Depression, Stress and the Adrenal axis

  title={Depression, Stress and the Adrenal axis},
  author={Carmine Maria Pariante},
  journal={Journal of Neuroendocrinology},
  • C. Pariante
  • Published 1 August 2003
  • Biology, Psychology
  • Journal of Neuroendocrinology
Summary Depression is characterized by an over activity of the hypothalamic‐pituitary‐adrenal (HPA) axis that resembles the neuroendocrine response to stress. These HPA axis abnormalities participate in the development of depressive symptoms. Moreover, antidepressants directly regulate HPA axis function. These novel findings are reshaping our understanding of the causes and treatment of this disabling disorder. 

Glucocorticoids, cytokines and brain abnormalities in depression

Risk Factors for Development of Depression and Psychosis

  • C. Pariante
  • Biology, Psychology
    Annals of the New York Academy of Sciences
  • 2009
Clinical and experimental studies do not support the notion that “high levels of glucocorticoids” always have a depressogenic effect, nor that decreasing the effects of these hormones always has an antidepressant effects.

The hypothalamic-pituitary-adrenal axis and serotonin abnormalities: a selective overview for the implications of suicide prevention

HPA over-activity may be a good predictor of mood disorders and perhaps suicidal behavior via abnormalities in the serotonergic system, and Corticosteroids may play an important role in the relationship between stress, mood changes and perhaps suicides by interacting with 5-HT1A receptors.

The glucocorticoid hypothesis of depression: History and prospects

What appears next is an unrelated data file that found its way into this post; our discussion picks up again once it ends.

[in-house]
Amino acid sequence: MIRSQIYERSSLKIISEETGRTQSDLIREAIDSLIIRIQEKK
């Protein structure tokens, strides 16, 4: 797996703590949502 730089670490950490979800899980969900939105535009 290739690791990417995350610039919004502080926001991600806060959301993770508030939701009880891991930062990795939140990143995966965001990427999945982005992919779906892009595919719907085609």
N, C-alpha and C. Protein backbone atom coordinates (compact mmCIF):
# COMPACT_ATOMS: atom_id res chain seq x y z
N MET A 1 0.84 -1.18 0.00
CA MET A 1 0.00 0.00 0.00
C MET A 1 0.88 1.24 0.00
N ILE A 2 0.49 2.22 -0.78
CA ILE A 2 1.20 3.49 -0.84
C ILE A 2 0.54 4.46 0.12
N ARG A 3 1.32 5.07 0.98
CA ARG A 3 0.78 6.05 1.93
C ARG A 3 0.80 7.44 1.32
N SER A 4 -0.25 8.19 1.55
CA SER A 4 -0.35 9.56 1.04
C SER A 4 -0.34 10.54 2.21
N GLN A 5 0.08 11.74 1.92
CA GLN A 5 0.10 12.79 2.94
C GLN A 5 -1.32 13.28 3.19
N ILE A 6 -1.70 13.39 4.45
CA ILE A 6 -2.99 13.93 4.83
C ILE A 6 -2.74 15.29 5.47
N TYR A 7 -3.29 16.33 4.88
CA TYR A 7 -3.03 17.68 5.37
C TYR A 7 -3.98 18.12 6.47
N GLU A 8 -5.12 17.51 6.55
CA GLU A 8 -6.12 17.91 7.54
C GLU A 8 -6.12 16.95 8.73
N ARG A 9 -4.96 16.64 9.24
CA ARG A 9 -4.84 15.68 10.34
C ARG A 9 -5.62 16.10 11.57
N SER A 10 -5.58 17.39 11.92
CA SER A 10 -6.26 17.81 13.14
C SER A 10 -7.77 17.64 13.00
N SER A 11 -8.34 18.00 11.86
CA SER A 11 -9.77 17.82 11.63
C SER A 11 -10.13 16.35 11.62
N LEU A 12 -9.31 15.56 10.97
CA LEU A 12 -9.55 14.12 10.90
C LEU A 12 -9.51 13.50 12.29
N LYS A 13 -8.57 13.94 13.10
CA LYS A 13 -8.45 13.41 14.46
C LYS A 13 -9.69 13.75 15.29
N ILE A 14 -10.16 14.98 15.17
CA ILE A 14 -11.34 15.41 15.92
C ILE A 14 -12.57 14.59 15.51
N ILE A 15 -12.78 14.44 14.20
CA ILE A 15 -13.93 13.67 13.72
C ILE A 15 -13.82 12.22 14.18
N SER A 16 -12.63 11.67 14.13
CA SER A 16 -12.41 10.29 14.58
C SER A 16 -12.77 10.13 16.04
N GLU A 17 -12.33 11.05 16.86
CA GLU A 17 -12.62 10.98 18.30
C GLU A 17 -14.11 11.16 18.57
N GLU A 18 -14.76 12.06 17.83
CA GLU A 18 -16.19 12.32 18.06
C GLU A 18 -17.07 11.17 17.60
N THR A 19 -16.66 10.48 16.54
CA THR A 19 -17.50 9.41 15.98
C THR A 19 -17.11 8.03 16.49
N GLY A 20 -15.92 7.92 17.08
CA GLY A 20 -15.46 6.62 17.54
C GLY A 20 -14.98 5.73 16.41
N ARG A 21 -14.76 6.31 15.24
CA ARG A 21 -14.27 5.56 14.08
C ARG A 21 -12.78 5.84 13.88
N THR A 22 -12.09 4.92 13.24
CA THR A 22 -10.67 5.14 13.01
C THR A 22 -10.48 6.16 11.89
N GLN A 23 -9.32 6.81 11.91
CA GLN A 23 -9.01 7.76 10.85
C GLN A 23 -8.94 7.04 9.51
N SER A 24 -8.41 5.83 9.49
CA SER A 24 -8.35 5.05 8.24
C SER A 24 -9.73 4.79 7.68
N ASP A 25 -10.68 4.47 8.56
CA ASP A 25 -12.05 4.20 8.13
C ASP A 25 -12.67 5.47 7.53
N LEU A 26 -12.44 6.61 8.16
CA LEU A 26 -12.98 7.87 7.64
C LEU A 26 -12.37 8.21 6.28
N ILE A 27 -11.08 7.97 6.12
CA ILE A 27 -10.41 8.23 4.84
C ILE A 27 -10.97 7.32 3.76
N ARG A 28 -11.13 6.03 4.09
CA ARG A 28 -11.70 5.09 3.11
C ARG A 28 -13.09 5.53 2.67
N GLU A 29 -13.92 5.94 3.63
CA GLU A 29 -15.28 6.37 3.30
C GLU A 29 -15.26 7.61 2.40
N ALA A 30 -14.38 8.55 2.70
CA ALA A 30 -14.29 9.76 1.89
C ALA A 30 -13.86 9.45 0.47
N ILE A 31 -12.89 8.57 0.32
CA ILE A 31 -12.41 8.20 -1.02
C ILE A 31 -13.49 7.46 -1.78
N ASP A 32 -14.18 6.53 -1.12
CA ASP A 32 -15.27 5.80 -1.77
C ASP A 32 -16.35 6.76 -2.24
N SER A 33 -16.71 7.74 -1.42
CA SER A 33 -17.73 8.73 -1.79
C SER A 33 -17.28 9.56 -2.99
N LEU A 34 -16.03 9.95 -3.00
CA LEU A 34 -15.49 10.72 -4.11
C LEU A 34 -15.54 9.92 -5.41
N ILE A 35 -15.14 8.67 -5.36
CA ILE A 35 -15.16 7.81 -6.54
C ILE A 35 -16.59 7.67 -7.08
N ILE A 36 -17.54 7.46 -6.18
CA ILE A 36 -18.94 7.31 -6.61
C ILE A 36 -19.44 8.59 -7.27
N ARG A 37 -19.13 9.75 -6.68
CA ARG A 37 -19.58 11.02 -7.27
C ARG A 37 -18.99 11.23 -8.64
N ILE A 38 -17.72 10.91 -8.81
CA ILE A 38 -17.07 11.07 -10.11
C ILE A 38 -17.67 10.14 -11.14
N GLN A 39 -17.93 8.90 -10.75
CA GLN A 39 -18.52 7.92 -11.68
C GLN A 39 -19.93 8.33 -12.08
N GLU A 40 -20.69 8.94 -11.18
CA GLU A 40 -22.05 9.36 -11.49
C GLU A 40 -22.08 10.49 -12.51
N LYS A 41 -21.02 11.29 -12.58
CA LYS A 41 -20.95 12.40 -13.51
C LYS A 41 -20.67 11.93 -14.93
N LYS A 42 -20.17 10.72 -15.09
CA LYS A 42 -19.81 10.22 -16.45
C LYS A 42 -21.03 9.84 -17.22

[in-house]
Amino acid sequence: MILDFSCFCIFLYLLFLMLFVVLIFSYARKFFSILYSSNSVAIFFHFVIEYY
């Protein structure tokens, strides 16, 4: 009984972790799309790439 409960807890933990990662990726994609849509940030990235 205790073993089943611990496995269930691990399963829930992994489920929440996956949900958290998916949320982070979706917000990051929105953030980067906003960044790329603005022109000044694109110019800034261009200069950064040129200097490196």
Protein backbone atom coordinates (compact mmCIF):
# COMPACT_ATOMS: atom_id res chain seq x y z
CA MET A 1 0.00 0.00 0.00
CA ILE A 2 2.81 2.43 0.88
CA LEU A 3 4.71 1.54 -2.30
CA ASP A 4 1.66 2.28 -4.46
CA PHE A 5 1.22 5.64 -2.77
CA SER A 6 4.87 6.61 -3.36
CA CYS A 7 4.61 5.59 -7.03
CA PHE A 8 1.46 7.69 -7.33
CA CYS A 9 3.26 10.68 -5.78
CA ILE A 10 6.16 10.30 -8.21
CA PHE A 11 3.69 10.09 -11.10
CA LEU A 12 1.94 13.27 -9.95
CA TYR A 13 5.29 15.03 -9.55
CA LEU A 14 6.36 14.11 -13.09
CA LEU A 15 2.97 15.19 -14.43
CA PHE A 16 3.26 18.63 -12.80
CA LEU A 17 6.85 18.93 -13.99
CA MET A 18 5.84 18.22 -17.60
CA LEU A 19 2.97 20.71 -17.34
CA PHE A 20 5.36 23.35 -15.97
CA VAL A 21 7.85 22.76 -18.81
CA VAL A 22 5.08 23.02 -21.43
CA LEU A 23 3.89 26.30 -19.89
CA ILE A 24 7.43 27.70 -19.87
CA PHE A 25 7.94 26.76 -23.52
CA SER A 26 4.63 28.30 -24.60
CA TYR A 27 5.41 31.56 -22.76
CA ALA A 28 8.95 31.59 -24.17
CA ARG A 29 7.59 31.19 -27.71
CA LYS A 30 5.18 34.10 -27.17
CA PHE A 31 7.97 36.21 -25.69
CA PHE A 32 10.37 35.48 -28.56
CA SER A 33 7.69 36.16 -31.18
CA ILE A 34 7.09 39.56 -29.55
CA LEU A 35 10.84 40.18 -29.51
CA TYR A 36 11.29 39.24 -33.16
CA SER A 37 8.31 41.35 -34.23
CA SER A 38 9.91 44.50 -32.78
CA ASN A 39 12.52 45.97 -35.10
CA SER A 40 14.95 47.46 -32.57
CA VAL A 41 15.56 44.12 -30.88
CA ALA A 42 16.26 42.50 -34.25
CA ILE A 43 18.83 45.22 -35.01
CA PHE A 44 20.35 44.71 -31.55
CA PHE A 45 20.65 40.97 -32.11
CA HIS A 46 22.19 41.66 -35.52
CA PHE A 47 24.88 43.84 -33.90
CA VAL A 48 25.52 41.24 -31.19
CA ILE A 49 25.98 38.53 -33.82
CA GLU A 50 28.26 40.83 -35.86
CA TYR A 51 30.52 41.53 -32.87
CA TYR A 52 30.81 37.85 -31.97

The purpose of this review was to analyze the available published data on the effects of stress and glucocorticoids on the expression of GRs in the hippocampus, which is traditionally considered as the most sensitive to stress brain structure, and the implication of the interplay ofGRs and BDNF in the pathogenesis of stress-related disorders.

The glucocorticoid receptor: Pivot of depression and of antidepressant treatment?

Abnormalities of the HPA axis in affective disorders: clinical subtypes and potential treatments

Initial studies of mifepristone and other HPA-axis-targeting agents in psychotic depression and bipolar disorder are encouraging and confirmatory studies are awaited.

Inflammation and depression.

The evidence linking inflammation and MDD is discussed, looking at data from clinical and animal studies, the role of stress, possible mechanisms and the involvement of genetic polymorphisms.

Effects of stress and stress hormones on amyloid-beta protein and plaque deposition.

The potential mechanisms by which stress and stress-related components, especially corticotrophin-releasing factor and its receptors, influence the pathogenesis of AD are discussed.

The glucocorticoid receptor: part of the solution or part of the problem?

  • C. Pariante
  • Biology, Psychology
    Journal of psychopharmacology
  • 2006
It is concluded that a lack of the ‘positive’ effects of cortisol on the brain, because of glucocorticoid resistance, is likely to be involved in the pathogenesis of depression.